"Poor man." He'd spent a lot of time alone in his room and Daisy had hardly seen him. Even when he'd joined the family he'd been quiet and his presence was easily overlooked. At least now Alec would make sure he'd get some help, but he must have been suffering a long time. As she contemplated the tragedy, her gaze drifted across the room to the painting of the sea and a storm brewing above it.
Alec squeezed her hand and she turned her attention back to him. "Edward couldn't have tried to kill Myles, could he?" she asked. If he'd had the presence of mind to attempt to kill himself, perhaps he might have tried to save his mother from her husband.
Alec's eyes widened. "He was a chemist, before the war. I thought Lady Beatrice had used some of his powders..." He let go of her hand. "Excuse me, I need to check something with Piper."
He was gone before she could object. Not that she would have done - she knew the investigation came first. When she tried to warm her feet by bringing her legs up beneath her she remembered her shoes. Bending to slip them back on she found the one Alec had been holding was deliciously warm.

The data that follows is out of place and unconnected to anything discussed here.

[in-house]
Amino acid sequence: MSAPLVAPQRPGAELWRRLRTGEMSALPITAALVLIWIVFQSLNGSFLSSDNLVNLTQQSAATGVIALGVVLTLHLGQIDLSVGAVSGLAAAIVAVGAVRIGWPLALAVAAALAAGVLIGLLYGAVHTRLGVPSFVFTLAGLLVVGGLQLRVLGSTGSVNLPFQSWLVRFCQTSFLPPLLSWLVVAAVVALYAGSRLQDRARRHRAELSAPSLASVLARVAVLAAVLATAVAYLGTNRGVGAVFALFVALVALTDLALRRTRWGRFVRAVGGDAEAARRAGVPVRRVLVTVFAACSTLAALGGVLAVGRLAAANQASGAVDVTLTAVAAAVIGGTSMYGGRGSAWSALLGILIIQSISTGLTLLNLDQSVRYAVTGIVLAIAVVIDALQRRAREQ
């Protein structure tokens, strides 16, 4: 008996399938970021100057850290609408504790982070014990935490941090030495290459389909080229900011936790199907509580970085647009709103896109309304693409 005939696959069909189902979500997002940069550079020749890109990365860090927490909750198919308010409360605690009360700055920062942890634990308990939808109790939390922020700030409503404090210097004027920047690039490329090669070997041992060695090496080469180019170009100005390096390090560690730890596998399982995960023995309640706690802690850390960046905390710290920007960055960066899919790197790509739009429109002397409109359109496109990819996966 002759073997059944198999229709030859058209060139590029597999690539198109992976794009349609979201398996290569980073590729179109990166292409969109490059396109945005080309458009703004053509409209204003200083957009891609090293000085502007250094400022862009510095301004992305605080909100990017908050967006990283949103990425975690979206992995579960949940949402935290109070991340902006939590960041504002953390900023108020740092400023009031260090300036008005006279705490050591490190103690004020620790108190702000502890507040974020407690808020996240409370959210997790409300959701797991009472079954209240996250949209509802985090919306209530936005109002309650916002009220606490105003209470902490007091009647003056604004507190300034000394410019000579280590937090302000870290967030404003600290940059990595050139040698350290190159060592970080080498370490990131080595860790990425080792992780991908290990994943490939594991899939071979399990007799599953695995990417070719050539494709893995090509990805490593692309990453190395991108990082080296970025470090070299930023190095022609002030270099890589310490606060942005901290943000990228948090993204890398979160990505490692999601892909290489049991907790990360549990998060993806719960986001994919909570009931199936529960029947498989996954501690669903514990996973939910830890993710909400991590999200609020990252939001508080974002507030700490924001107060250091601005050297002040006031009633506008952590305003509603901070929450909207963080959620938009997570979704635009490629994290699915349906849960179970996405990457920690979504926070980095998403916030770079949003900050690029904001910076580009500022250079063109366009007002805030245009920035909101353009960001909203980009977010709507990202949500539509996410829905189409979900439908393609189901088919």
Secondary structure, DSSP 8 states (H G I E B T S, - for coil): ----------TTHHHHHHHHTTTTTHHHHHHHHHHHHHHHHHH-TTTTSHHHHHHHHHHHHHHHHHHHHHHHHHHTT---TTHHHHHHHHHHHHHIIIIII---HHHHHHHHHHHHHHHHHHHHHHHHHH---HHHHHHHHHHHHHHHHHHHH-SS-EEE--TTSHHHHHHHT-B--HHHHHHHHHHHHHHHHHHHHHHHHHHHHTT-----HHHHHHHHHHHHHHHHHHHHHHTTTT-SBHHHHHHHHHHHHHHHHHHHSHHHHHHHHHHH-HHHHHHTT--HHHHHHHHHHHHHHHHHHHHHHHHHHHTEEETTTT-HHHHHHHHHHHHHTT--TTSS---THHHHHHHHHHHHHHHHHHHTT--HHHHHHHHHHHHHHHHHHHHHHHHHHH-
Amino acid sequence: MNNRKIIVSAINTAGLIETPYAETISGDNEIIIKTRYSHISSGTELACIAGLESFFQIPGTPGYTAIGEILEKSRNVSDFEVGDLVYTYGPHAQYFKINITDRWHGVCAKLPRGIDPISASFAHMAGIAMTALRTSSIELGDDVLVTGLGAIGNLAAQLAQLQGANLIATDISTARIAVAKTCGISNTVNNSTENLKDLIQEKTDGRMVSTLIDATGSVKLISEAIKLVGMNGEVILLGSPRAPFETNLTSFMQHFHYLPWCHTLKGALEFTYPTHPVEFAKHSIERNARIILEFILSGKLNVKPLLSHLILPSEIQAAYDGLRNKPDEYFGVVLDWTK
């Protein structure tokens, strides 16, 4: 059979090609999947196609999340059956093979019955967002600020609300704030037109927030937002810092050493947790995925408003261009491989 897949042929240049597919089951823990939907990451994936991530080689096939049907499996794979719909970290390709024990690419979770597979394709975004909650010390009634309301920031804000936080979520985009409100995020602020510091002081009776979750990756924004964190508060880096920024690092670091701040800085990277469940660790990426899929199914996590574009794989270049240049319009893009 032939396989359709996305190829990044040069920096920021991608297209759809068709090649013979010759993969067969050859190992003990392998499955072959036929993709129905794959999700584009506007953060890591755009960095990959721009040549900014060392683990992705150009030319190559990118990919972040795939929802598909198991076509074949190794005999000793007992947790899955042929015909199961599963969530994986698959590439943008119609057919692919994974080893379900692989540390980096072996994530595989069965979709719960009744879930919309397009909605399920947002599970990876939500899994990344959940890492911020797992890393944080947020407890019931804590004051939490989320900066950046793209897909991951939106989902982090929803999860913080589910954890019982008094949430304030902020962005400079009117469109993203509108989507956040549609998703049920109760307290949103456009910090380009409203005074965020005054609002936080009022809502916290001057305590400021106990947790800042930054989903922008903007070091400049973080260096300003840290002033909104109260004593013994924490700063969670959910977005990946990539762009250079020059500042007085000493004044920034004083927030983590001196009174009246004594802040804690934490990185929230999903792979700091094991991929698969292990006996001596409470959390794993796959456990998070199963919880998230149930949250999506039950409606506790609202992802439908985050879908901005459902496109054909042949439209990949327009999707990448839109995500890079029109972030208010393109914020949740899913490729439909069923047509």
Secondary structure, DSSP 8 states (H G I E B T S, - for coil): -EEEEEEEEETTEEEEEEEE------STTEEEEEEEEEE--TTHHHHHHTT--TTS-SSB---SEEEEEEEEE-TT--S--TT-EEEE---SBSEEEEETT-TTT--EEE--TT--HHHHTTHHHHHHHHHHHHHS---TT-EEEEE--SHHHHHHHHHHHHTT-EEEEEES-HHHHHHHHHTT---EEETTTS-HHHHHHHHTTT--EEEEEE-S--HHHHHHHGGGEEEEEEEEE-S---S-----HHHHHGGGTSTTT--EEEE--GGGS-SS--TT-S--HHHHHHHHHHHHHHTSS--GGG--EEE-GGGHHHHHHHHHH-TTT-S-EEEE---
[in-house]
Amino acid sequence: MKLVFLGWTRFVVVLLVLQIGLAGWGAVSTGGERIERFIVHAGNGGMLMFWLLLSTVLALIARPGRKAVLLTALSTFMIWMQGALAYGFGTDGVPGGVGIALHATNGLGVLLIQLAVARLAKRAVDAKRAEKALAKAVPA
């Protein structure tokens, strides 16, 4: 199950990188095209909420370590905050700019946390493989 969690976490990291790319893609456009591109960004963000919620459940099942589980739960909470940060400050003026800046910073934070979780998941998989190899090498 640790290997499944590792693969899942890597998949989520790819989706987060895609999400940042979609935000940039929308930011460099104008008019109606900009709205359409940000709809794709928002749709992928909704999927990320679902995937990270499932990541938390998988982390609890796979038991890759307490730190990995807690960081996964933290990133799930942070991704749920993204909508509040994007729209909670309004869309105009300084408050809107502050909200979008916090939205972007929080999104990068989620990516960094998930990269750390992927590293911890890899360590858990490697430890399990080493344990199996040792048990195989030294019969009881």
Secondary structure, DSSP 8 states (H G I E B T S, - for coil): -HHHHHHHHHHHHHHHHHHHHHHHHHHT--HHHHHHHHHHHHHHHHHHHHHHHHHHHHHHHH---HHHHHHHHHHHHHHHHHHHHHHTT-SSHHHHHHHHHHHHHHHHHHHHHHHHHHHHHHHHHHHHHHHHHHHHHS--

She remained where she was at first, but Alec hadn't told her to stay here this time. After waiting for a few minutes she ventured back out into the hall. She was in time to see Alec leading Edward away.
Poor man, Daisy thought. First traumatised by the war, then by his mother's re-marriage. He'd probably been scared of his stepfather's temper as much as much as his mother was. It wasn't a surprise that he'd tried to find a way to fix it. She hoped it wasn't a sign of how children reacted to gaining step-parents. No, she told herself firmly. Belinda wasn't like Edward and she was too young to remember her mother's death.
Having handed Edward over to the local police with instructions to treat him gently, Alec joined Daisy. "He will get help," he promised her.
She nodded, but she wished he'd got the help sooner, before his mother had died. Alec didn't look any happier about it.
"Too many people have been affected by the war," she said with feeling. If only it hadn't happened Myles and Edward would be fine and Beatrice would still be alive.
"Everyone came back changed," Alec said softly. "'There but for the grace of God.'" He had a haunted look in his eyes.
She brushed his hand. He linked their fingers and led her away from the chill in the entrance hall.